So what am I doing at the base of the sculpture ‘Birth’?
I’m carving the letters TODAY.
Six hundred million years earlier, visitors to Windgrove begin their 1.2 kilometre journey along the Gaia Evolution Walk where each big step (one metre) equals 500,000 years.
The years roll by with each step. From the Precambrian Eon through to the Cenozoic Era — via the Ordovician, Silurian, Devonian, Carboniferous, Permian, Triassic, Jurassic and Cretaceous Periods — The Walk is completed when people touch the sculpture ‘Birth’ with its inscribed word: TODAY
Interestingly enough, after almost five years in the making, this lettering marks the formal completion of the Gaia Evolution Walk. The Walk is finally finished.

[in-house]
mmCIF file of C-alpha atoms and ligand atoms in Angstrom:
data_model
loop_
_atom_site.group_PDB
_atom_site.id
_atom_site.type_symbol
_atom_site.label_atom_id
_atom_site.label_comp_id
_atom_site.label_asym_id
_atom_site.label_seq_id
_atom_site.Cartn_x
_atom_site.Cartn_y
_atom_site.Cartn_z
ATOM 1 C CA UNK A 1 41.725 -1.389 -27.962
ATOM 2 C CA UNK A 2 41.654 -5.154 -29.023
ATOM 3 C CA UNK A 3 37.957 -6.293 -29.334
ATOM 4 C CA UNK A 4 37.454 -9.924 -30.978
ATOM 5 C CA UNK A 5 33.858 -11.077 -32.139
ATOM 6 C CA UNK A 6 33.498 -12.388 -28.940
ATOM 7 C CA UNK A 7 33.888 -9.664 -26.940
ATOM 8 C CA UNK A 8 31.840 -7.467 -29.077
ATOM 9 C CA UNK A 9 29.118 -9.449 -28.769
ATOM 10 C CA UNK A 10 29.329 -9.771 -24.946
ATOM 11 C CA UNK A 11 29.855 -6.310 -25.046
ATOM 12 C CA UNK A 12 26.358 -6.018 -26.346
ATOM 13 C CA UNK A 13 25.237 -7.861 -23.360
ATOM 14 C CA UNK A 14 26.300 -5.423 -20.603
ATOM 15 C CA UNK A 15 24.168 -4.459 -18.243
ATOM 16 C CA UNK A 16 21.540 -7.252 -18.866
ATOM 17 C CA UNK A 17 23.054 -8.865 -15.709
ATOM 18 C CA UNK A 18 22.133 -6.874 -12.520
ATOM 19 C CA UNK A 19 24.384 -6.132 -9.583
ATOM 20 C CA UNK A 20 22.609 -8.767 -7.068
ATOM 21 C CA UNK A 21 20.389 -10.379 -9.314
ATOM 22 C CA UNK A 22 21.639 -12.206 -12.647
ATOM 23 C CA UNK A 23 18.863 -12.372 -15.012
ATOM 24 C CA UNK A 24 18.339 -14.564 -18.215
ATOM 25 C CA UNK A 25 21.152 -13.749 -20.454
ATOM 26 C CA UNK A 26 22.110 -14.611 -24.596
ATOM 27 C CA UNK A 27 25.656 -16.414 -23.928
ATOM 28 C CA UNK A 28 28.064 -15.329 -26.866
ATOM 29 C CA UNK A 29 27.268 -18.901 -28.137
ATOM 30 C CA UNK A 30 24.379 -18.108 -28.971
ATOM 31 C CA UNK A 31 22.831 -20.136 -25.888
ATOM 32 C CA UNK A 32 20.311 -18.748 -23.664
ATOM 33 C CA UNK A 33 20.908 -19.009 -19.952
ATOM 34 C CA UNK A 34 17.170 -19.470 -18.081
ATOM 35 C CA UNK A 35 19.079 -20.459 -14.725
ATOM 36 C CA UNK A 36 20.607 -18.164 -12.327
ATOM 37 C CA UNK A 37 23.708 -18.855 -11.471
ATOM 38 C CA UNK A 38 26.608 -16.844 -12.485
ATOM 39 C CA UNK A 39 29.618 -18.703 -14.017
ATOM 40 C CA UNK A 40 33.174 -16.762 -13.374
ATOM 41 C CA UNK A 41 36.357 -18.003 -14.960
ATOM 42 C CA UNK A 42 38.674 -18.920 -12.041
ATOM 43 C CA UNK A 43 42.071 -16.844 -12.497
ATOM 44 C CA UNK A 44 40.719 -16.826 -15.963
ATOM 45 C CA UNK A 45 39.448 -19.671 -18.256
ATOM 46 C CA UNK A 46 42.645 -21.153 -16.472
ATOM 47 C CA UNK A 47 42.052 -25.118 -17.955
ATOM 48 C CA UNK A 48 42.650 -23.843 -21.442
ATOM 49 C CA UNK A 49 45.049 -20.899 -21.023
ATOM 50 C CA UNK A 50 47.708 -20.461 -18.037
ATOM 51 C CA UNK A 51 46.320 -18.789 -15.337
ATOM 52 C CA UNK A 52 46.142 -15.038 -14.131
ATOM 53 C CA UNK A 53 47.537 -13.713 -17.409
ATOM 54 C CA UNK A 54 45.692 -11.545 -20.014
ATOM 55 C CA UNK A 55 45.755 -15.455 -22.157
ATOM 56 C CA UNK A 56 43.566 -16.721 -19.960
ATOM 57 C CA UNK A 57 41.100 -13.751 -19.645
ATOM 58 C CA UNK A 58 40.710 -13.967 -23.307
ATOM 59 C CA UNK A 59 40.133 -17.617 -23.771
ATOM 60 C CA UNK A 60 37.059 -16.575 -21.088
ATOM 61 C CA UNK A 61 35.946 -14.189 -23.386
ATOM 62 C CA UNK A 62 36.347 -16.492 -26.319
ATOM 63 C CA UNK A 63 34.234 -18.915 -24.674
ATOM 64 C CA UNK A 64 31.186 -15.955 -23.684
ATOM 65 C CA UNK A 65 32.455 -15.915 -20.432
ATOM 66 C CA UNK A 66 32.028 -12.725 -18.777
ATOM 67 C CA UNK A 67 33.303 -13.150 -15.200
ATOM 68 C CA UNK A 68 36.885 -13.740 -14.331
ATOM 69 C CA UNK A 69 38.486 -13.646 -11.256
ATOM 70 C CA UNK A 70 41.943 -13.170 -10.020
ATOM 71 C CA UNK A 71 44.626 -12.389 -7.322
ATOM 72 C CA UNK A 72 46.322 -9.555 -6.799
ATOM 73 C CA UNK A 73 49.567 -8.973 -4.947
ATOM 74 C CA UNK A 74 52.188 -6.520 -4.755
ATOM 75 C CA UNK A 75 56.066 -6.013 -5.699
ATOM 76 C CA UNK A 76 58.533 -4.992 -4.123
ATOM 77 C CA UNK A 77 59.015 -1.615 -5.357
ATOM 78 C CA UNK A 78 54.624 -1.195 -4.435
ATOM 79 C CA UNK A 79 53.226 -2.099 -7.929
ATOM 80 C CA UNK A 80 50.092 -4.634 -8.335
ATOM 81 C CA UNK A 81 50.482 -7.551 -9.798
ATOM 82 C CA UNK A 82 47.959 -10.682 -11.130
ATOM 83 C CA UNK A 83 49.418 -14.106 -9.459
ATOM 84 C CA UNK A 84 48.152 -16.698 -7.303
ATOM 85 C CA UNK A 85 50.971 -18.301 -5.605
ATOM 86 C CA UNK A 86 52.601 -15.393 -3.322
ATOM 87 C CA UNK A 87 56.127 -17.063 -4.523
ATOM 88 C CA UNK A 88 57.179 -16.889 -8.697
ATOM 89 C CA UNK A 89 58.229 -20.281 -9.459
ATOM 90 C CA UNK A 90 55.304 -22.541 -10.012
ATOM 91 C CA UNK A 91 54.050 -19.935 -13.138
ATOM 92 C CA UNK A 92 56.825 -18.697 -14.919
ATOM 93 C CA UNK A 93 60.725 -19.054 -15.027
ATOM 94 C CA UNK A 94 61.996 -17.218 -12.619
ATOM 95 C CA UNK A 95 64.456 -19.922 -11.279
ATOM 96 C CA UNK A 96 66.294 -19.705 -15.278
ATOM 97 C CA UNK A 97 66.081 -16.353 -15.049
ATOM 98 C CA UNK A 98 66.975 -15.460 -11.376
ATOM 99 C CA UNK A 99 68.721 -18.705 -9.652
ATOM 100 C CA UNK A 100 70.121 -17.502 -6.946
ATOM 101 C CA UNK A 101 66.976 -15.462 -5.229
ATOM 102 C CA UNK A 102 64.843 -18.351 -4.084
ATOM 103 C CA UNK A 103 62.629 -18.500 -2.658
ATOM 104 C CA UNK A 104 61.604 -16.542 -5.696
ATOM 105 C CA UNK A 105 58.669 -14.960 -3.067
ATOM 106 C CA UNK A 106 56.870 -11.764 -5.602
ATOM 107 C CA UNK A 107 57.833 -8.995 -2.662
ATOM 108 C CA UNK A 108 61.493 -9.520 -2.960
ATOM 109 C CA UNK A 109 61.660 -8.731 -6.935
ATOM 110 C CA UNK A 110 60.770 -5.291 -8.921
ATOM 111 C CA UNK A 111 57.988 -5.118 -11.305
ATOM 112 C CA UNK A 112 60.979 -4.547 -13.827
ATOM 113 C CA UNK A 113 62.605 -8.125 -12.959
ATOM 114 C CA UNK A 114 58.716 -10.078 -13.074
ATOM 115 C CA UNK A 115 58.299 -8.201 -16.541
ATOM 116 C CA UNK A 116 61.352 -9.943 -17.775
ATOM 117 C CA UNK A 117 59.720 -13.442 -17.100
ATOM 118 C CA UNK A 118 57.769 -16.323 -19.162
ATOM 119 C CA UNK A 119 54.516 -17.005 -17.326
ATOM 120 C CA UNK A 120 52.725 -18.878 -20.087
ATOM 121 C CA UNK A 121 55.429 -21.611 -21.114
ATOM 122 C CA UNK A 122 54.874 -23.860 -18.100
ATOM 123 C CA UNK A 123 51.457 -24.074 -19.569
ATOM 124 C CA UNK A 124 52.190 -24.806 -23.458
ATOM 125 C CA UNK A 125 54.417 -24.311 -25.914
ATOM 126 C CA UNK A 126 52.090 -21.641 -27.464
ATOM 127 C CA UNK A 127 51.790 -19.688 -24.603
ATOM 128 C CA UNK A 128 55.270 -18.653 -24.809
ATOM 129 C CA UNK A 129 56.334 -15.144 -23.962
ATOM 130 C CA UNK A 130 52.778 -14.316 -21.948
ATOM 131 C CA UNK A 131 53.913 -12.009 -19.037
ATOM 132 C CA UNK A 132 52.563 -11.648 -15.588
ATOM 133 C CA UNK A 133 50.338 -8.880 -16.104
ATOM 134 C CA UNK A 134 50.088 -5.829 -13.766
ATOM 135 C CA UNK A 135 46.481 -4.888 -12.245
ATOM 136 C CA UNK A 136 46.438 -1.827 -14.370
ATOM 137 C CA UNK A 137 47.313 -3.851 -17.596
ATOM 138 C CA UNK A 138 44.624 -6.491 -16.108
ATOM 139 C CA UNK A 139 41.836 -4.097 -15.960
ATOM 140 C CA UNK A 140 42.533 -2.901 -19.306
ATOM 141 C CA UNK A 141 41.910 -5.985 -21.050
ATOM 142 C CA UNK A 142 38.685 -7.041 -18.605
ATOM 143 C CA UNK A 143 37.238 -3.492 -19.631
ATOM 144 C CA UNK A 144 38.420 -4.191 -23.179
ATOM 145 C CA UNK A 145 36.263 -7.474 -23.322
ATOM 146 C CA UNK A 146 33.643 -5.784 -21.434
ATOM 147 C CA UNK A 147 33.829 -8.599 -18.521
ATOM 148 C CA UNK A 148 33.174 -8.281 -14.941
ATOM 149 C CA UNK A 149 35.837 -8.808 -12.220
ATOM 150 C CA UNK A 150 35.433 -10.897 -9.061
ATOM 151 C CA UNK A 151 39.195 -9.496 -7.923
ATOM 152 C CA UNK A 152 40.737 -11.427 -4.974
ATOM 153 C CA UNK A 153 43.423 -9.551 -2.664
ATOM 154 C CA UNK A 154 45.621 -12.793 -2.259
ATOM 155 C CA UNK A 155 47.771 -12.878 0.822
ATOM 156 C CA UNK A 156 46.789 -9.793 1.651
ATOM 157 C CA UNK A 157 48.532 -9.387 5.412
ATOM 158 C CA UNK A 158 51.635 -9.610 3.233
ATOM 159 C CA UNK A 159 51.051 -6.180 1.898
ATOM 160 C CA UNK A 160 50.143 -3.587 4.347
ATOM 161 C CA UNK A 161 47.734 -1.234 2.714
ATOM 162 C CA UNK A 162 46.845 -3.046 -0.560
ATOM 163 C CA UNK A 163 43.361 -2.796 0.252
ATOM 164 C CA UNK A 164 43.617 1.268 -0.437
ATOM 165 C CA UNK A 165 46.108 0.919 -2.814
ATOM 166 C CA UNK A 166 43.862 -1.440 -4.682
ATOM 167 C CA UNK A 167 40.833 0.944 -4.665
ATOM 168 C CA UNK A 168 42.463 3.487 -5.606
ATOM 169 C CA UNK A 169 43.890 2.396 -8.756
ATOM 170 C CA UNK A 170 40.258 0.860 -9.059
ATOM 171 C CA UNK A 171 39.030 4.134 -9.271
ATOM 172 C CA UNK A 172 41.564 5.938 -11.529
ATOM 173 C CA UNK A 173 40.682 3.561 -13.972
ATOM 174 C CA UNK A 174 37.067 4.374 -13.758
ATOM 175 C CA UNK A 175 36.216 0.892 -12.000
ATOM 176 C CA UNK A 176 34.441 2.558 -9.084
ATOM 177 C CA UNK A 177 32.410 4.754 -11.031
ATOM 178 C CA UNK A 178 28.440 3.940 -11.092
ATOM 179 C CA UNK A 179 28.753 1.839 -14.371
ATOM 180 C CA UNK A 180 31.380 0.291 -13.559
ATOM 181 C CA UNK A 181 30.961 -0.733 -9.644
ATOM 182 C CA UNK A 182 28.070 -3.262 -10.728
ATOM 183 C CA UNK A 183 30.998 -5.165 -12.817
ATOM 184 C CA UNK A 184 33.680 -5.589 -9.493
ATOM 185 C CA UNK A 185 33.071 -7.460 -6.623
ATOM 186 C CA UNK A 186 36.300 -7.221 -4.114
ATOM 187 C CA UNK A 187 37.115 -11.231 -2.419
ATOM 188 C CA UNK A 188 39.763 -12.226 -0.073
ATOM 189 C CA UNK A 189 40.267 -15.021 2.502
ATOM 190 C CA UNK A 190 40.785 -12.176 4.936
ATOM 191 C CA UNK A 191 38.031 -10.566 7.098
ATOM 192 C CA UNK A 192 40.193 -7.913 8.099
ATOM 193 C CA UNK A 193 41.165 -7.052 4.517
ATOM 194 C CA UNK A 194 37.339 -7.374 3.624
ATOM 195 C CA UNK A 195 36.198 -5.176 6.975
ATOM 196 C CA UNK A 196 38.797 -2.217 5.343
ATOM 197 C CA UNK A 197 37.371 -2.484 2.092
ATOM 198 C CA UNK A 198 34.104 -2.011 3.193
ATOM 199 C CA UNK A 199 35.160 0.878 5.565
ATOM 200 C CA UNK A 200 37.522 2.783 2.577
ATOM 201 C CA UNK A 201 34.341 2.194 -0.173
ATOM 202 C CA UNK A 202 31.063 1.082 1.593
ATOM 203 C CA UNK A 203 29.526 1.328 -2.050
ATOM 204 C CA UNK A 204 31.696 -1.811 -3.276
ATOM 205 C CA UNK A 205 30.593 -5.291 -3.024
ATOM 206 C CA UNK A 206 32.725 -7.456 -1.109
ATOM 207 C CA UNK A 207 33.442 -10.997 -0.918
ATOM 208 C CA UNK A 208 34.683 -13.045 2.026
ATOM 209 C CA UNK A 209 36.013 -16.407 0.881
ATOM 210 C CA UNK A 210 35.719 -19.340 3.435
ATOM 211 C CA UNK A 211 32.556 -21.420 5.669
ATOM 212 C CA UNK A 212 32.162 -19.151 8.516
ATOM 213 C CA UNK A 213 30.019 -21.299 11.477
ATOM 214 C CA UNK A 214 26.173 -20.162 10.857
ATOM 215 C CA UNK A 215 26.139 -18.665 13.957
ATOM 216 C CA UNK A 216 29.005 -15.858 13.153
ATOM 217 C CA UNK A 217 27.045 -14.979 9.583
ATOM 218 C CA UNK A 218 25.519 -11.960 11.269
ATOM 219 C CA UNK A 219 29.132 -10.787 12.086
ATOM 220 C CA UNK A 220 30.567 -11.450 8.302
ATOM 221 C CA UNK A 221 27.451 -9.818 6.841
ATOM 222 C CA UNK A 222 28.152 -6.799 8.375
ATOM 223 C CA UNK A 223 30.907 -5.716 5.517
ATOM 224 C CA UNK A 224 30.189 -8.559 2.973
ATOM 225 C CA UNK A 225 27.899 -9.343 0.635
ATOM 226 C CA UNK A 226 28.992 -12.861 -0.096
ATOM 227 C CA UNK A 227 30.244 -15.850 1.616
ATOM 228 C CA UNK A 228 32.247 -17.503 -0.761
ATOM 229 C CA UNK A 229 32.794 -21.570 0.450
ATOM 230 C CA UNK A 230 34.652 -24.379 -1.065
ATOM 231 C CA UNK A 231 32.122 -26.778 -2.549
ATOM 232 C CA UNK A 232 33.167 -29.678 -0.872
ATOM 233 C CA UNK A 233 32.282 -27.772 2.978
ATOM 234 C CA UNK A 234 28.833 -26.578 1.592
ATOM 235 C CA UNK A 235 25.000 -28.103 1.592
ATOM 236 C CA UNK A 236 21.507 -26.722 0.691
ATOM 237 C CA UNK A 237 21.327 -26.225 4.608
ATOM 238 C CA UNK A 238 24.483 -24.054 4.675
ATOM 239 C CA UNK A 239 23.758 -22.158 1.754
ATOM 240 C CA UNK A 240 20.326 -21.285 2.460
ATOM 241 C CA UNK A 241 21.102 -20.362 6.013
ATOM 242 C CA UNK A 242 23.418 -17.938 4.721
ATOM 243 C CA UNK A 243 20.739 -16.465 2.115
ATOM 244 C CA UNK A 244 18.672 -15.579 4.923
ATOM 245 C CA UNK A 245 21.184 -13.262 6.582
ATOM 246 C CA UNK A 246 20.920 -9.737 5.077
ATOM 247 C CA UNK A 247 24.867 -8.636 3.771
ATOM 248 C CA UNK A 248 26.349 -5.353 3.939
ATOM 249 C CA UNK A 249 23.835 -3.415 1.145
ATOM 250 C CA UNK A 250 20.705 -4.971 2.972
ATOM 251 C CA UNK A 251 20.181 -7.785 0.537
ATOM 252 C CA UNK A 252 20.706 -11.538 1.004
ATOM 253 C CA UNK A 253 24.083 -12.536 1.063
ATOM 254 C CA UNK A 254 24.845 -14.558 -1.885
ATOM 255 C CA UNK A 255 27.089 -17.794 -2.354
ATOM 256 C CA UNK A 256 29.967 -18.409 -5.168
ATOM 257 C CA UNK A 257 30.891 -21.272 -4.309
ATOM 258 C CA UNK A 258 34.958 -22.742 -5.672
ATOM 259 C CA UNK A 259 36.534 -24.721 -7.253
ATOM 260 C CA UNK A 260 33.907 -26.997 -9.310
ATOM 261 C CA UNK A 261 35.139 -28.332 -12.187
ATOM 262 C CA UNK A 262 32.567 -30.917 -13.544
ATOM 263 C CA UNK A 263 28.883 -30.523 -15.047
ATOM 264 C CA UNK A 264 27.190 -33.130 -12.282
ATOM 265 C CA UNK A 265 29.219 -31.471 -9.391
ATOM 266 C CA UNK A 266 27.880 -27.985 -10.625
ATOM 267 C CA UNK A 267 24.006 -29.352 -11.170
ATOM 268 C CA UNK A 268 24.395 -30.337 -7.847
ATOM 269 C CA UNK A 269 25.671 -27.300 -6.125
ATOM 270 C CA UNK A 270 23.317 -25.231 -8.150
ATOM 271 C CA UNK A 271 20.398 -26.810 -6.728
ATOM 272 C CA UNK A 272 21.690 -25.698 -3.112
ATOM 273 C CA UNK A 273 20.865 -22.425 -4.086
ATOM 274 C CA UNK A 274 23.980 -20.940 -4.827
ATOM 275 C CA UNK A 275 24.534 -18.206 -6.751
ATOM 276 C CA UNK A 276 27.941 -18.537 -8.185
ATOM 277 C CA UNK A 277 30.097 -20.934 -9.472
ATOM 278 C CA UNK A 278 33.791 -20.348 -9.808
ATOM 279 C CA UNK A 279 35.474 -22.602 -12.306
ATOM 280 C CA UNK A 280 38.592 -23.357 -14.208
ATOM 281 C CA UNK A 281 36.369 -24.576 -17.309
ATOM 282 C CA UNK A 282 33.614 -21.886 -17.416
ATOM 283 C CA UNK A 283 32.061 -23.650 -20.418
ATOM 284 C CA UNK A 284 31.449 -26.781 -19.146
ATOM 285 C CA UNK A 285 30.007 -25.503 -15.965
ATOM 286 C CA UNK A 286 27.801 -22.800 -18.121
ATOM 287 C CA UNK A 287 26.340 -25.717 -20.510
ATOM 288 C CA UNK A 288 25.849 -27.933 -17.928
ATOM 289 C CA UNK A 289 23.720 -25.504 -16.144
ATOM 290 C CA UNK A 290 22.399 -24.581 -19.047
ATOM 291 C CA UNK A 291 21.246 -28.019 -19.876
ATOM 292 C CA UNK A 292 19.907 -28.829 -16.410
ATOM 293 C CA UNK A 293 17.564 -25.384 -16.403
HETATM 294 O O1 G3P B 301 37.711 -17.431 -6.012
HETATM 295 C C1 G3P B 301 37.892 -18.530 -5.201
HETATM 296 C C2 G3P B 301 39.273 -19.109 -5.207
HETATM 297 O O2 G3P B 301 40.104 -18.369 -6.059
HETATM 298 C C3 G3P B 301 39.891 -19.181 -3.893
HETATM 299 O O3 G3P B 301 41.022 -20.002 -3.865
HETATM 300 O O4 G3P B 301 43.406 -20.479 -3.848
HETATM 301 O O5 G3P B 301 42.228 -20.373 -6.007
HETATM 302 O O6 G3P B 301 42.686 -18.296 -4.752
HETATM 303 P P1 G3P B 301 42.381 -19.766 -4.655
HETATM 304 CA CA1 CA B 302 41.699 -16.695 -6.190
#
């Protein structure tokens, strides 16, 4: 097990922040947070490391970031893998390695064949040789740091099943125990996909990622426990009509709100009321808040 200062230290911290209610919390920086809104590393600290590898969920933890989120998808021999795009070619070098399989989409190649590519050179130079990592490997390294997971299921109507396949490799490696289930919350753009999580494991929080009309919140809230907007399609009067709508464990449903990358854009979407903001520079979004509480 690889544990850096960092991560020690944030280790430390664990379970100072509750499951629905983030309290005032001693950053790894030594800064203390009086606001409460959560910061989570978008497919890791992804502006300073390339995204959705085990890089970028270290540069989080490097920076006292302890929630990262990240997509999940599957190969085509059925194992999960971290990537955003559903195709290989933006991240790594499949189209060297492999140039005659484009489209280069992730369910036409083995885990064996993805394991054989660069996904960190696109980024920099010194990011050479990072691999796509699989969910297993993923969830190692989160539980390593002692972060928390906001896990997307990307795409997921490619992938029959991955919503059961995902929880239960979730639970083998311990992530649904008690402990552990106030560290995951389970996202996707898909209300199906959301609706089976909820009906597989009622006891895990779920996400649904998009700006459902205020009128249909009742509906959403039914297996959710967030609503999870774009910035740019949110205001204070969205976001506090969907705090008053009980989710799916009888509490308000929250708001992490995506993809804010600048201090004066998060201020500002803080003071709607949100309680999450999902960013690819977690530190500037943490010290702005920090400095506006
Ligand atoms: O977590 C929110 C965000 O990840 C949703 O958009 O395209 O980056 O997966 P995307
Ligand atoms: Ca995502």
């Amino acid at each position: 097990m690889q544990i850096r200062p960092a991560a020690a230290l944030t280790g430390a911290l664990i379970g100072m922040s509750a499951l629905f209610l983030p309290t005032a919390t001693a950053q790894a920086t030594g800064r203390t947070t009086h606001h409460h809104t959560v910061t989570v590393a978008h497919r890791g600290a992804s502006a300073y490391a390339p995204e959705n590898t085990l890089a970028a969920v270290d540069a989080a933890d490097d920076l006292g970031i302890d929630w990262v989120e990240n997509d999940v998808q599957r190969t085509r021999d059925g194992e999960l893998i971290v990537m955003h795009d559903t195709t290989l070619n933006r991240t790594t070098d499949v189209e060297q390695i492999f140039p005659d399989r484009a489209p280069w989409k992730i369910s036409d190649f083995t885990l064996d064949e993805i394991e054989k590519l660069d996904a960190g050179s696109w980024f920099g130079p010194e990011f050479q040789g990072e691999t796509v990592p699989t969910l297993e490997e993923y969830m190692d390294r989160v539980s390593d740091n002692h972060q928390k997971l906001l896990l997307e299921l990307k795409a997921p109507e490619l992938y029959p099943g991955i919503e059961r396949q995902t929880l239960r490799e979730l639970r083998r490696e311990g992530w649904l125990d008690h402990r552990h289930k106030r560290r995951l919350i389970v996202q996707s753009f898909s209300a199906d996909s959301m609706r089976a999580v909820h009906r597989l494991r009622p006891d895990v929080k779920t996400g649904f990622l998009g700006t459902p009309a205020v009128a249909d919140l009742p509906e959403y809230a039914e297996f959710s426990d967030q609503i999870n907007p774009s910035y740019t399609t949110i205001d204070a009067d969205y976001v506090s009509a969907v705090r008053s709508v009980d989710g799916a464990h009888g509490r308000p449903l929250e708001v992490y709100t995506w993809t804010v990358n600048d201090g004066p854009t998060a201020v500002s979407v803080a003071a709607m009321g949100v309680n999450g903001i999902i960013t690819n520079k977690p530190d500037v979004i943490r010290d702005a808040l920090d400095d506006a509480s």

“To the future”, I say.
On the gate is the sign: The Future. Once inside, students within the expansive classroom of the Wombat Circle talk, not only of what they learned along the Gaia Evolution Walk, but how they view the future of the planet, the environmental and social changes that will surely occur, and, most importantly, what role they might play in helping to create a peaceful word for themselves and others.
Another topic of discussion that I like to bring up is whether or not human constructed art has a place in the natural environment. Is the sculpture ‘Birth’ an eye sore? Or, a lovely addition to the surrounding trees? Is it just one man’s ego intruding on the landscape?
Or, does it move beyond a pleasing aesthetic and become transformative to a person’s life? And the earth’s.